Taking a Lesson from the Past - A Geographical Picture of Hills and Waters

Yong Meon Kang2010

Korean Art Museum Association

Korean Art Museum Association
Seoul, South Korea

The image of rock cliffs in conventional Korean landscape painting is expressed as decaying due to environmental pollution.


  • Title: Taking a Lesson from the Past - A Geographical Picture of Hills and Waters
  • Creator: Kang, Yong Meon
  • Creator Lifespan: 1957
  • Creator Nationality: Korean
  • Creator Birth Place: Gimje, Korea
  • Date Created: 2010
  • Physical Dimensions: w270 x h1300 x d1300 cm
  • Type: Sculpture, Installation
  • Medium: Trash plastic, brass, LED
  • Critic's Note: Reviewing the Old and Learning the New As an artist whose artwork is premised on tradition, Kang Young Meon's statements on 'negation' and 'objection' of tradition may sound surprising. It must, however, be taken into account that his argument always begins with 'reinterpretation and transformation of tradition', not with 'conservation and representation of tradition'. The reinterpretation in this context refers to the review of tradition instead of a customary and stereotyped interpretation of tradition in strict compliance with the guidelines of its text. This may occur only when both the original position of the text and the current location of the context are reexamined and simultaneously contemplated. The reinterpretation of artistic creation, different from that of academics, should then focus on laying the foundations for proper positioning of the text and examining the contextual situation with greater priority. Otherwise, contemporary art will only be reduced to inherited handicraft, simply involved in restoring itself to its origins. Therefore today's artists are free to assemble or disassemble tradition as a text in a subjective manner in line with the context and background of their creation 'here, right now'. Just as the primitive spirit of contemporary art is the outcome of the avant-garde, the goal of Kang Yong Myeon's negation and objection does not deviate from the topic of reinterpretation and transformation of tradition but rather yields an extremely mutually effective and optimal common denominator. As his view of creation by 'reviewing the old and learning the new' is adopted with the spirit of Yin-Yang and the Five Elements, antipathy, negation, and objection together with harmony, might be the key strategies with which to define his experimental art. If, therefore, the status of his text awarded with tradition is translocated into his world of creation, it may be concluded that his text (created work), together with the context (history, tradition and contemporary socio-cultural phenomena and background), will continue to exchange ceaselessly not only the dimension of commensalism for harmonious life but also the dimension of antipathy (negation and objection as termed by him) by means of 'reinterpretation and transformation'.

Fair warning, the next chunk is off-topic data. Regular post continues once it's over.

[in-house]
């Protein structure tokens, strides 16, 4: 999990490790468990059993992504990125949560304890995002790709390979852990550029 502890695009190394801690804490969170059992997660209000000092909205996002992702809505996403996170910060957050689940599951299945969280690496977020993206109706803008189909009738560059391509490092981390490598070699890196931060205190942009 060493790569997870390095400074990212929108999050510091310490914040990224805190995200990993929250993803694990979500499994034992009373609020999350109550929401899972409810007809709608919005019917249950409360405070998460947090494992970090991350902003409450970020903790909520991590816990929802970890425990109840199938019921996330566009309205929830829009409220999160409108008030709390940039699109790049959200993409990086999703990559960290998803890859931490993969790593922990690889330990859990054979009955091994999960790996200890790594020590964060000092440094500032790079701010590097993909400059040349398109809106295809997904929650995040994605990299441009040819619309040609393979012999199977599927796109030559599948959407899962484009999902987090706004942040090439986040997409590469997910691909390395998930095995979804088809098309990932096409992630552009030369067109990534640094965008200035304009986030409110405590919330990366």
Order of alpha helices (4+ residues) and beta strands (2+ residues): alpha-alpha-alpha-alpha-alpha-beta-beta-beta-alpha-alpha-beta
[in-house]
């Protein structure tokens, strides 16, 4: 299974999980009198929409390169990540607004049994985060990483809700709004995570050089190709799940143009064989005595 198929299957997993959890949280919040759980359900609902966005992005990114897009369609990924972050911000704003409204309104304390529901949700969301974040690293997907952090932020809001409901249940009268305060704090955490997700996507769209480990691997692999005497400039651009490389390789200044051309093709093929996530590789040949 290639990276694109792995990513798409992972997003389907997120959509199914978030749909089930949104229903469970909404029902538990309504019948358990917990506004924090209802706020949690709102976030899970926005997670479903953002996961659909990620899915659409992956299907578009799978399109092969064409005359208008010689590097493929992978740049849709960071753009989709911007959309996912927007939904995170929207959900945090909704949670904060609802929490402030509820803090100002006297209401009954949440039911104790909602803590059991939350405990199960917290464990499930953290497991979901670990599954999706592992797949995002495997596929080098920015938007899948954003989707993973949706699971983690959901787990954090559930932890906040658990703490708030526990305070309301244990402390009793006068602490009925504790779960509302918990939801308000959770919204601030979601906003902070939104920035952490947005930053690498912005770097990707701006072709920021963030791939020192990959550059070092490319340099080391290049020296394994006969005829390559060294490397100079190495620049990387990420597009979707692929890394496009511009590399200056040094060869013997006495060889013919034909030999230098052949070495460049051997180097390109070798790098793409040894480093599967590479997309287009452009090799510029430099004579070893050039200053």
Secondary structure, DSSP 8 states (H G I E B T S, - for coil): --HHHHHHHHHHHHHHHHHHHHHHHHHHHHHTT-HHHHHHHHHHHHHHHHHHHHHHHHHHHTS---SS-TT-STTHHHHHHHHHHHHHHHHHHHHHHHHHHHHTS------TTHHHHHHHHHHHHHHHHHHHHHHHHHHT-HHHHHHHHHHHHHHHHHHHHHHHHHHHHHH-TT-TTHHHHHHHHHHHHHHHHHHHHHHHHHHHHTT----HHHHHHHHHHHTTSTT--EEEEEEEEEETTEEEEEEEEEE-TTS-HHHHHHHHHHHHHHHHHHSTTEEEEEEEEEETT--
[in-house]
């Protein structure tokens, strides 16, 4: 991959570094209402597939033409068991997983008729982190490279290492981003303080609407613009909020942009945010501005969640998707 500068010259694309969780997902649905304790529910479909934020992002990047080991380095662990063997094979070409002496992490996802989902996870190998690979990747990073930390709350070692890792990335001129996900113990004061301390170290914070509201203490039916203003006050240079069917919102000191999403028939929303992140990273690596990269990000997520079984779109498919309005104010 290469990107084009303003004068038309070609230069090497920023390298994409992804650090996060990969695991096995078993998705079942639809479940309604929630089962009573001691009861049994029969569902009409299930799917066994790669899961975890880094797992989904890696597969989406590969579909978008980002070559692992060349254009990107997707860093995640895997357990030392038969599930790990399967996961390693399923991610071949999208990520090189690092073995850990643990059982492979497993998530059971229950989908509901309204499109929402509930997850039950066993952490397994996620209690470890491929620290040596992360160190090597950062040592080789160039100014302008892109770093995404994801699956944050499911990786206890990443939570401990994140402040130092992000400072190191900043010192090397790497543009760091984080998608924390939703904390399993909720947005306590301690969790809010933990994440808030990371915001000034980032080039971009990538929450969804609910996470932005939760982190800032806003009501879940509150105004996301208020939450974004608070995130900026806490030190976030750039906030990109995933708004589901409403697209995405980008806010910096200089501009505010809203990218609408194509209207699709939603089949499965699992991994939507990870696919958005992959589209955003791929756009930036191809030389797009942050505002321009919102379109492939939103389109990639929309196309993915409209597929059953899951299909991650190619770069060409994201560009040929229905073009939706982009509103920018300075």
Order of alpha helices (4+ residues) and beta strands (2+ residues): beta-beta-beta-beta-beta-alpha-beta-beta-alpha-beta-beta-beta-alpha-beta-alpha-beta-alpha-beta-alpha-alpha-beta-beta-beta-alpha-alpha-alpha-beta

• Artist's Education: Hongik University. Seoul, Korea. MA., Art Education

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